Wednesday, November 7, 2012

Review for Redemption for a Rogue by Jennifer Conner

Told by everyone, including his father, he is slow-witted, Lord John Mitchell is willing to do almost anything to avoid helping run the family estate or care for his orphaned nephew. His lifelong battle learning to read and write has convinced him his father is right. 

After the death of her husband in the Crimean War, Vivienne Ravenhill needs financial stability for her son and herself.

When Lord John’s father suddenly dies, he is thrown into taking on the estate and the family’s mill. Are John’s learning disabilities something he can overcome in order to handle this responsibility?

Will Vivienne find a place in his home...and his heart?

An interesting look at tackling dyslexia in 1855.


Jennifer Conner's Redemption for a Rogue is the fourth book in her Regimental Heroes series and like the others deals with former soldiers carrying the scars of war and loss.  Though there's a visit from a character from a previous book this stands on its own quite nicely.  Considering how enjoyable this book was though I don't see why you wouldn't want to read the others.  With these damaged heroes being so sexy it's easy to get drawn into their lives and hope for their HEA.

Lord John has always been made to feel stupid, first by his father and then by every teacher, but it's dyslexia that affects him.  Since his father expects so little of him he's gone out of his way to act the deadbeat son.  With the death of his brother he soon has no choice but to take control.  Seeing him struggle with no support brought a tear to my eye.  I felt his frustration and admired how hard he kept working to succeed.  Most heroes would've been belligerent to others out of frustration but as a testament to his kind heart I never really saw him do that.  He persevered and made his own happiness by going with his heart and mind's choices, not what society deemed best.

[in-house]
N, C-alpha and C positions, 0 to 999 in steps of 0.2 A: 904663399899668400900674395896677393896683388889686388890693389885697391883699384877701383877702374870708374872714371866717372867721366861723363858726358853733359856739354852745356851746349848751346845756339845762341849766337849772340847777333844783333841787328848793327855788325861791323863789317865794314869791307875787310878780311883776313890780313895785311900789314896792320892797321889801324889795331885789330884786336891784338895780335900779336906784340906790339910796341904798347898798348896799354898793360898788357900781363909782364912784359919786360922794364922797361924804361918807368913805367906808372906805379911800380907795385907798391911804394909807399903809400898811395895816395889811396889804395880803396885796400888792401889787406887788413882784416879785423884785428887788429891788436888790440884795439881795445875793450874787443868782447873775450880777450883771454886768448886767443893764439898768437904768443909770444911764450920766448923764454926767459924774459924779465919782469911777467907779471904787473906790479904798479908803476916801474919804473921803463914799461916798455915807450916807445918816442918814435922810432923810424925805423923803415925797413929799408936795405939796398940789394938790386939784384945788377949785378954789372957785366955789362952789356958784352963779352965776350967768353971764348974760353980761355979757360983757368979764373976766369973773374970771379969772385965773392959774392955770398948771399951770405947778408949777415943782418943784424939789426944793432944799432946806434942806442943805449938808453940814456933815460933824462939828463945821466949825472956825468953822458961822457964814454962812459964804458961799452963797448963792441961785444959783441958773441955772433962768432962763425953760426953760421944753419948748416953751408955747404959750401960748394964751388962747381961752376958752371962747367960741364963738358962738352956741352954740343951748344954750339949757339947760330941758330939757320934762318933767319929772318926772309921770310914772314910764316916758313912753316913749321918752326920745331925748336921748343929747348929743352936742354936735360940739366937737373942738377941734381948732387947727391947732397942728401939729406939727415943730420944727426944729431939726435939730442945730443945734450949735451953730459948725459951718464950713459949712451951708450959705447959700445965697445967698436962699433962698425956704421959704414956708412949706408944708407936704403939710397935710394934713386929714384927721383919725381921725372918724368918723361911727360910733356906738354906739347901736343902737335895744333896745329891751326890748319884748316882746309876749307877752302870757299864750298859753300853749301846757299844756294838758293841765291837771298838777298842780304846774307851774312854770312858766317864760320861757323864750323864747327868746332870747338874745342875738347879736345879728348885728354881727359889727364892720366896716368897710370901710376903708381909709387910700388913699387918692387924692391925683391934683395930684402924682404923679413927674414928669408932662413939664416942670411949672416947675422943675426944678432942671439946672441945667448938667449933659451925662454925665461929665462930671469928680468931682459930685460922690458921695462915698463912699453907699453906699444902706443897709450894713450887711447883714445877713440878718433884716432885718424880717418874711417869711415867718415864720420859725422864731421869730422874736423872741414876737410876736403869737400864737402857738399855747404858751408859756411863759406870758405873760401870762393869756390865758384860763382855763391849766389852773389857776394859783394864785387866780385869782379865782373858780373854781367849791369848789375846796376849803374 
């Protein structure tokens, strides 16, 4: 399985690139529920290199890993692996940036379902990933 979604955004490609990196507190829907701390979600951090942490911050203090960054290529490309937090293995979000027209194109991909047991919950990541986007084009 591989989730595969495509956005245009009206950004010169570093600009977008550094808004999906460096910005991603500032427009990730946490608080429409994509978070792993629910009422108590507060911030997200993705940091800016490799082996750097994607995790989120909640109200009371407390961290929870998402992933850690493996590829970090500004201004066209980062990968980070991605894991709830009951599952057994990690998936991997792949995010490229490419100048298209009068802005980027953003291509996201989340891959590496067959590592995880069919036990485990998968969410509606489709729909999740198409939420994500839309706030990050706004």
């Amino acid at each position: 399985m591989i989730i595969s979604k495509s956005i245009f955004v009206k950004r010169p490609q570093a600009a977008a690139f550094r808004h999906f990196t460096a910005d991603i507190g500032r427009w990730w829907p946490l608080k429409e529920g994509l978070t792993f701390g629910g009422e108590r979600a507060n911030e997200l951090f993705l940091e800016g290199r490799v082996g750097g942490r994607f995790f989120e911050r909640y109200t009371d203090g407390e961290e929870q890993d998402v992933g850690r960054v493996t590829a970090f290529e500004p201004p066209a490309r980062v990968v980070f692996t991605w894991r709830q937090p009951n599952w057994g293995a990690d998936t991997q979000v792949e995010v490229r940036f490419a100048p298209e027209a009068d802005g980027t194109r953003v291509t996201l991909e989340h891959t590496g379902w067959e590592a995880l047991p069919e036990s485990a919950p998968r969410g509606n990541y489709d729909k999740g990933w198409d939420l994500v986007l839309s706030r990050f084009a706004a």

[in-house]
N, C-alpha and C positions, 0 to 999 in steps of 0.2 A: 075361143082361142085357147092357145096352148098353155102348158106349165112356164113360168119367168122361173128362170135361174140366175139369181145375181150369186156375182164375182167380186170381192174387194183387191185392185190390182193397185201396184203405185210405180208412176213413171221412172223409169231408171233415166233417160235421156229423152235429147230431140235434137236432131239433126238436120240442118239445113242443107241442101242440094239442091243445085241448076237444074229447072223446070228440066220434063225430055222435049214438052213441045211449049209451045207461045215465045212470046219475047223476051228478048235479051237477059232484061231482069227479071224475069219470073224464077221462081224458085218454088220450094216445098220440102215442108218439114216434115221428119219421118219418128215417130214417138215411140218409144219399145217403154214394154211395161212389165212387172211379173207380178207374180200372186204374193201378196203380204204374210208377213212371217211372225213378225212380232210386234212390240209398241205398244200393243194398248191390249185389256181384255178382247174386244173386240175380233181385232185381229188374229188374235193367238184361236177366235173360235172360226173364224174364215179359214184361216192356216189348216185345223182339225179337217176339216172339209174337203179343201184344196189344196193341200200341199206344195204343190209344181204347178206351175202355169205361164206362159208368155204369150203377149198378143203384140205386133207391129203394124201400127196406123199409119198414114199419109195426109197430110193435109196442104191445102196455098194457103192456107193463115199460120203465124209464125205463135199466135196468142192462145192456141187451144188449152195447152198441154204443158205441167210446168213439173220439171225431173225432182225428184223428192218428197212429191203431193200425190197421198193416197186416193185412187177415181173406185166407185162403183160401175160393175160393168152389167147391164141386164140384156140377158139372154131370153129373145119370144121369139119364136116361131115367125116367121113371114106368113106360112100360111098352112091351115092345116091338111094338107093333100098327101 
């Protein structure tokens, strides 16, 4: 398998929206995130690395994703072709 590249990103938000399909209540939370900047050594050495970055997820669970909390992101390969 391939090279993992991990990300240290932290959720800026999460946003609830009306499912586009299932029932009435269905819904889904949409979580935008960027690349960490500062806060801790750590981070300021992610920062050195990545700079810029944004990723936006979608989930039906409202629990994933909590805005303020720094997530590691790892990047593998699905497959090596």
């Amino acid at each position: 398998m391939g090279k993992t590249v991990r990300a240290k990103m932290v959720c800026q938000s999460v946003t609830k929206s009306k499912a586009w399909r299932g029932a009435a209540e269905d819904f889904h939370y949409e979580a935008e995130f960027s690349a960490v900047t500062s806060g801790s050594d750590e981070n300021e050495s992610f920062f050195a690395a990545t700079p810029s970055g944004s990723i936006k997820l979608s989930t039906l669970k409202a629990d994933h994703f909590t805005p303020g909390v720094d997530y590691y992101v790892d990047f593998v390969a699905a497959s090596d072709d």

Vivienne Ravenhill is a widow who did what she had to to make ends meet.  She immediately went to work after the death of her soldier husband showing no signs of weakness.  She's strong, loyal, and truly kindhearted.  After knowing John for such a short period of time she immediately knew what afflicted him and set about to help him.  Despite their class differences the long nights of working together felt natural and showed their burgeoning relationship's sweet development.

The inclusion of children can sometimes throw off a romance and act as a distraction.  The two boys in this story though were actually likable and helped cement that feeling of family.  We don't see much of Lord John's father but his beliefs had a big impact on the hero and had me disliking him from the first moment he came on the scene.  Through Vivienne's love John overcomes years of belittling and their sweet kisses lead to a very satisfying sexual interlude late in the story.

With its short length you'd not expect such a fully fleshed-out story but I became fully immersed in the storyline and these character's outcomes.  With its unique less than perfect hero and strong-willed heroine I was rooting for a HEA every step of the way and plan on reading the other books in this series to discover even more delectable heroes to root for.

My rating for this is a B+

*I received this book from the author in exchange for my honest opinion.

1 comment:

  1. A B+...That's a good grade at my school (where I work). Thanks for sharing your thoughts, joder.
    catherinelee100 at gmail dot com